Brightline backer Fortress Investment is confident that trains will begin rolling, but maybe without passengers, to Orlando in time for the Christmas holidays.
Private rail operator Brightline aims to be running its trains to Orlando by Christmas, as the railroad races to complete work of the line from Miami.
“You’re going to have the train running [to] Orlando hopefully by Christmas time,” Brightline owner Fortress Investment founder and Co-CEO Wes Edens said at a Washington Post Live event on Tuesday. The railroad has said the extension to Orlando from Miami would open to passengers in early 2023.
When the extension opens, it will be the first modern passenger rail line to connect the two population centers of Florida — Miami and Orlando. The line is expected to be a boon for tourism by allowing travelers, especially those from outside of the U.S. who are more accustomed to riding trains, to visit both the beaches and nightlife of south Florida and the theme parks and golf courses in the center of the state. Brightline estimates that a trip between Miami and Orlando will take a little over three hours; the same trip by car takes more than 3 hours and 20 minutes, according to Google Maps.
Edens described the rail line connecting Miami and Orlando as an “obvious place” for private investment in passenger rail given demand projections. The company is also building a high-speed rail line, known as Brightline West, between Las Vegas and Rancho Cucamonga, Calif., in the Los Angeles basin that he hopes will break ground on construction by Christmas. Edens said Brightline West could begin carrying passengers roughly three years after construction begins, or as early as 2025.
Fortress’ Brightline investments in California and Florida come as the U.S. is poised to make a historic investment in passenger rail travel. President Biden’s Bipartisan Infrastructure Law that was signed in November includes $66 billion over five years for rail investments. While a significant piece will go towards needed upgrades on Amtrak’s Northeast Corridor between Boston, New York, and Washington, D.C., billions of dollars are available for other projects. The U.S. Department of Transportation is accepting applications for these funds from Amtrak, private rail operators like Brightline, and state and regional authorities.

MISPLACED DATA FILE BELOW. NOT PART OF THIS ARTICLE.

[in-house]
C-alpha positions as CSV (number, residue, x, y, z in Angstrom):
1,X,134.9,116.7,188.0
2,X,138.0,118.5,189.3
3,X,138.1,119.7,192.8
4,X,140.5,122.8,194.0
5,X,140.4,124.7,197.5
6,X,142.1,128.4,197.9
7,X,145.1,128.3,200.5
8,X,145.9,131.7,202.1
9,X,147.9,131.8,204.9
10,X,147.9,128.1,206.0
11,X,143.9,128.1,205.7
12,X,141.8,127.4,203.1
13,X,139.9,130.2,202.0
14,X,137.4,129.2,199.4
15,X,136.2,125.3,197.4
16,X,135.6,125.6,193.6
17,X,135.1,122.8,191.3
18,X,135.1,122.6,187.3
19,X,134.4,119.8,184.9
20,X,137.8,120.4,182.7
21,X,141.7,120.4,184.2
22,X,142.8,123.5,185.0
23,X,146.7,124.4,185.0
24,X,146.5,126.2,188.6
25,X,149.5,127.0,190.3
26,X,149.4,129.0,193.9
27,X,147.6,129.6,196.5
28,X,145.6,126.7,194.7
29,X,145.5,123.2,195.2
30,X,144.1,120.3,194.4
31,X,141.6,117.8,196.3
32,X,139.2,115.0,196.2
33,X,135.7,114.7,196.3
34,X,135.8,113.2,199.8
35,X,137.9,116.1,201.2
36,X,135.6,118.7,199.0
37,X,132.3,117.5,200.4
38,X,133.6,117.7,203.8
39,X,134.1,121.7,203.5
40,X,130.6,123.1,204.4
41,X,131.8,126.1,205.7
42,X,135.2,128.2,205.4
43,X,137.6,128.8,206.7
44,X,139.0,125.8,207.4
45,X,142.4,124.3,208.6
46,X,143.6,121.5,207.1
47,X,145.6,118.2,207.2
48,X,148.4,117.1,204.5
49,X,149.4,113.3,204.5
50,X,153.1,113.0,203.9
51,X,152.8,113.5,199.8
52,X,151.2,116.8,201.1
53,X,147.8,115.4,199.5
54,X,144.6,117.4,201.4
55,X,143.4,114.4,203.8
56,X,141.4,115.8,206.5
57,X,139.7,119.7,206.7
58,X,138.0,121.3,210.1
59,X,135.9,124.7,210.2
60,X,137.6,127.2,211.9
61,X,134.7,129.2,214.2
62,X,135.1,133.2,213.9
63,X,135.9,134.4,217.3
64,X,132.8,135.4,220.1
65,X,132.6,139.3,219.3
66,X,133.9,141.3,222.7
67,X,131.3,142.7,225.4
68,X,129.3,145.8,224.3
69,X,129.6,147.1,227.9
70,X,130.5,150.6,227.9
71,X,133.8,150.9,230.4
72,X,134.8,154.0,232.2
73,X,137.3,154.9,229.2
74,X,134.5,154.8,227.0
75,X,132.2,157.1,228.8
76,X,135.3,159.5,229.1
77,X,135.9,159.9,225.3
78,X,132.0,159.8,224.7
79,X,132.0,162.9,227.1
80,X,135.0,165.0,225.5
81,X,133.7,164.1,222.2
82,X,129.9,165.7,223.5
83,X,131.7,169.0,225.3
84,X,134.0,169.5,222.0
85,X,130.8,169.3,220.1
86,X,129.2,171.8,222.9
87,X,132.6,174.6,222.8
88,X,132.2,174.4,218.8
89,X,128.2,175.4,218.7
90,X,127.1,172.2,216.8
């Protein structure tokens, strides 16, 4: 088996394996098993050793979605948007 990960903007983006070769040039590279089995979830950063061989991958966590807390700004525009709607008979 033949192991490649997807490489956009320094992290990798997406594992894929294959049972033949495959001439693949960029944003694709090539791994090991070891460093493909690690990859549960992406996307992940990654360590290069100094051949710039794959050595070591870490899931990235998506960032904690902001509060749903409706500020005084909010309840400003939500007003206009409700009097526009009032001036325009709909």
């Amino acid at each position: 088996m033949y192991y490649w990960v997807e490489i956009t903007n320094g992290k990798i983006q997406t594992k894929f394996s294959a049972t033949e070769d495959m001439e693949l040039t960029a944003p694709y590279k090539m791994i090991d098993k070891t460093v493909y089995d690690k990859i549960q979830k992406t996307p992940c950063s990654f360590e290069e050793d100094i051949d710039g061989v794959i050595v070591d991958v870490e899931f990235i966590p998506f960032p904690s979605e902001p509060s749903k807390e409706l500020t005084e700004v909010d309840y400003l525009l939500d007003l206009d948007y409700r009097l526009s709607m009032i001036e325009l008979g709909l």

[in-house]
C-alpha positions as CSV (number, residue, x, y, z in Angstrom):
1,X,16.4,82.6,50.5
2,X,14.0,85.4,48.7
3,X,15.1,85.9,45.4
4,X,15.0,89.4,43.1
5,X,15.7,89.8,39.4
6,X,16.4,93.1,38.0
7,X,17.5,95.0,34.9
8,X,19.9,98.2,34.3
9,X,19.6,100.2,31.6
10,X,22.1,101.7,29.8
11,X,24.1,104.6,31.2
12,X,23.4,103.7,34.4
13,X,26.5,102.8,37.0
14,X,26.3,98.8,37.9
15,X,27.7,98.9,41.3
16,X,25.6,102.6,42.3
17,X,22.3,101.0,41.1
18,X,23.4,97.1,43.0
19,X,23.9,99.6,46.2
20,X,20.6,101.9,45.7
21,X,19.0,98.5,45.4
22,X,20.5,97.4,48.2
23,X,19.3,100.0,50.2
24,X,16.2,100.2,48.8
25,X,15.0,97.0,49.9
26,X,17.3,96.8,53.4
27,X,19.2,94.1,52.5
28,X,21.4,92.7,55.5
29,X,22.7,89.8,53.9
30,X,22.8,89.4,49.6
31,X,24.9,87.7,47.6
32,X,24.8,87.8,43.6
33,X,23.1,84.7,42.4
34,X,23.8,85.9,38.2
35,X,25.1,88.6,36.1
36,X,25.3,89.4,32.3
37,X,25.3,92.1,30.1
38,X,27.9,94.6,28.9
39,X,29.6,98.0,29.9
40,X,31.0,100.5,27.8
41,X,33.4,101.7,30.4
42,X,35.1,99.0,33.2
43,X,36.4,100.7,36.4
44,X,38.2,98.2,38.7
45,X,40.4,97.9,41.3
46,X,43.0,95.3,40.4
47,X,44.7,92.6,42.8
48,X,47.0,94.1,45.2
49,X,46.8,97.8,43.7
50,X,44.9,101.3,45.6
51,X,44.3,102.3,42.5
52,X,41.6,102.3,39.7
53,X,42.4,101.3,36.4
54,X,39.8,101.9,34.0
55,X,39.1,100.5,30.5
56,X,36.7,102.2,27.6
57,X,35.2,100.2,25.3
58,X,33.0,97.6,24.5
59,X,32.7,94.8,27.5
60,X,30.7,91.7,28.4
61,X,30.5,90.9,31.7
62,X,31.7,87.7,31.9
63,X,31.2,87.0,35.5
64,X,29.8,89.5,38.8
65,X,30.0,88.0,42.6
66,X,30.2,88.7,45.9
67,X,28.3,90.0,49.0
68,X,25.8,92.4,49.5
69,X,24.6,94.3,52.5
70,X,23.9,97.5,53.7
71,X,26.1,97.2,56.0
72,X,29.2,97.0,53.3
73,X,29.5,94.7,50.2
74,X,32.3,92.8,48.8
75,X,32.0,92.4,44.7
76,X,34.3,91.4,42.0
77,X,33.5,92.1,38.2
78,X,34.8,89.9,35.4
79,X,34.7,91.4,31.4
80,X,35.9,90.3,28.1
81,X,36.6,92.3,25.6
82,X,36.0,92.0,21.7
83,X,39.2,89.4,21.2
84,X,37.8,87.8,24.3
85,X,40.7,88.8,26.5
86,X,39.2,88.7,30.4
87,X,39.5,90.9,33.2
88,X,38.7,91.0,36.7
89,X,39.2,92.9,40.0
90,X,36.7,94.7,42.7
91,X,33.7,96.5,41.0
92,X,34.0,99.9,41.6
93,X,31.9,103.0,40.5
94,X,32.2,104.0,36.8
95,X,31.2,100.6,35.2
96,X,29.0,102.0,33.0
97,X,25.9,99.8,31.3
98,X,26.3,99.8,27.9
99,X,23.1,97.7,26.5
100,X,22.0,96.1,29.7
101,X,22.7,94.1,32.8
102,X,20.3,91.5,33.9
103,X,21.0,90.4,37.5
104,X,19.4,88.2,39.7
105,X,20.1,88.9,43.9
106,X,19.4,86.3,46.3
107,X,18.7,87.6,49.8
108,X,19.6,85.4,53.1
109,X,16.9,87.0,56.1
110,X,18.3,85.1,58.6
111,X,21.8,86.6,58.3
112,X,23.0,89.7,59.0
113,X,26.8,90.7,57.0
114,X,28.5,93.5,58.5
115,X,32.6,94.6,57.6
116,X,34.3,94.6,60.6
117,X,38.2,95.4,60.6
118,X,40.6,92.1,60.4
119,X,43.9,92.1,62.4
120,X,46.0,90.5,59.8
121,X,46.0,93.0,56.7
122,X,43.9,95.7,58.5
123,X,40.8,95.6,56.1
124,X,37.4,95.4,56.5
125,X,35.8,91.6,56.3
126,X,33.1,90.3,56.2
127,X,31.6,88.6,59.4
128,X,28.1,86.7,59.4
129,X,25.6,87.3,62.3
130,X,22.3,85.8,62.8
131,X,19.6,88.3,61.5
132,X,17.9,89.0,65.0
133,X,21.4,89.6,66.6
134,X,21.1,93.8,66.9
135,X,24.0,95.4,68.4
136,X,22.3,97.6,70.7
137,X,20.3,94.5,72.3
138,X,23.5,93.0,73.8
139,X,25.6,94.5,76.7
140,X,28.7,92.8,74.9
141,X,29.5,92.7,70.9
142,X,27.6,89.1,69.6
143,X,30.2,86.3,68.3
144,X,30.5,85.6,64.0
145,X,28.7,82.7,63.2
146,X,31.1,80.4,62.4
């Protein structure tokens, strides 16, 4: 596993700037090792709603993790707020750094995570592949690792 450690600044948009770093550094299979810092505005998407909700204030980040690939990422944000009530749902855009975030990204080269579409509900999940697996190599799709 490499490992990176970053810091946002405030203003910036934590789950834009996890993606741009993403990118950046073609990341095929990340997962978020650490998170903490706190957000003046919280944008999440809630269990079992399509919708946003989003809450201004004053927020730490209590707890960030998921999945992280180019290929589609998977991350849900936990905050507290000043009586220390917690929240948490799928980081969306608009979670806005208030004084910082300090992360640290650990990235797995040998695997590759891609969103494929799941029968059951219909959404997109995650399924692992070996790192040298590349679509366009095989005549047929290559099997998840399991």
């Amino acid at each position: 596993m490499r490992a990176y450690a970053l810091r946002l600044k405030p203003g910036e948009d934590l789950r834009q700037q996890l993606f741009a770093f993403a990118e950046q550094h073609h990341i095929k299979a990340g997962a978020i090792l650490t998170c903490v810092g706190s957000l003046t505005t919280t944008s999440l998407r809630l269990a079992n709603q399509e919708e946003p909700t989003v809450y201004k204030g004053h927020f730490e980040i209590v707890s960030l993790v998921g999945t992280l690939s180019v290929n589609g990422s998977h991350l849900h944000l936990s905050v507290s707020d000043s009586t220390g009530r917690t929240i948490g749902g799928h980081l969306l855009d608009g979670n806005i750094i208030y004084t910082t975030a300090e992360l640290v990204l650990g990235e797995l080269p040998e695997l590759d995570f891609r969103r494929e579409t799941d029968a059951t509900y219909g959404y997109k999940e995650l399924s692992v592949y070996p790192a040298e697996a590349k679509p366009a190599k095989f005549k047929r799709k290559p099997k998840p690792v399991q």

The federal investment in passenger rail comes as U.S. consumers face historically high inflation and gas prices. The average price for regular gas was $4.88 per gallon, and in many states it was over $5 a gallon, on June 6, according to the U.S. Energy Information Administration. Many public transit operators and Amtrak have reported more riders in recent months though most ridership figures still remain below pre-pandemic levels. However, many proposed rail projects will take years to come to fruition, and will not provide travelers relief this summer. For example, Fortress has been working on the Miami-Orlando line since 2012.
Edens criticized the amount of time it takes to develop a new rail line in the U.S. The permitting process, which involves local, state, and federal entities, “takes too long, costs too much money, [and] is too cumbersome,” he said. Brightline West, which will be built on entirely new track that runs along Interstate 15, has taken 15 years and some $550 million to get to the point where construction can begin.
“Over half a billion dollars cash outlay to get to the starting gate just makes it too hard … We have to make it a little bit easier for people to access,” Edens said.
While Brightline is expected to seek Bipartisan Infrastructure Law funds for the Las Vegas line, the operator recently received federal funds for a planned expansion to its Florida line. Earlier in June, the operator, along with Orlando-area commuter rail operator SunRail, received a $15.9 million Department of Transportation grant for environmental approvals and engineering work on a planned extension to Tampa from Orlando. The extension would include a stop at Disney World.
Brightline operated its first test train to its Orlando station, which is part of a new terminal complex set to open at the Orlando airport this summer, in May.
Story updated to clarify that Edens said trains would be running to Orlando by Christmas, but made no mention of revenue passenger service.
Photo credit: Private rail operator Brightline hopes to be carrying passengers to Orlando by Christmas. Brightline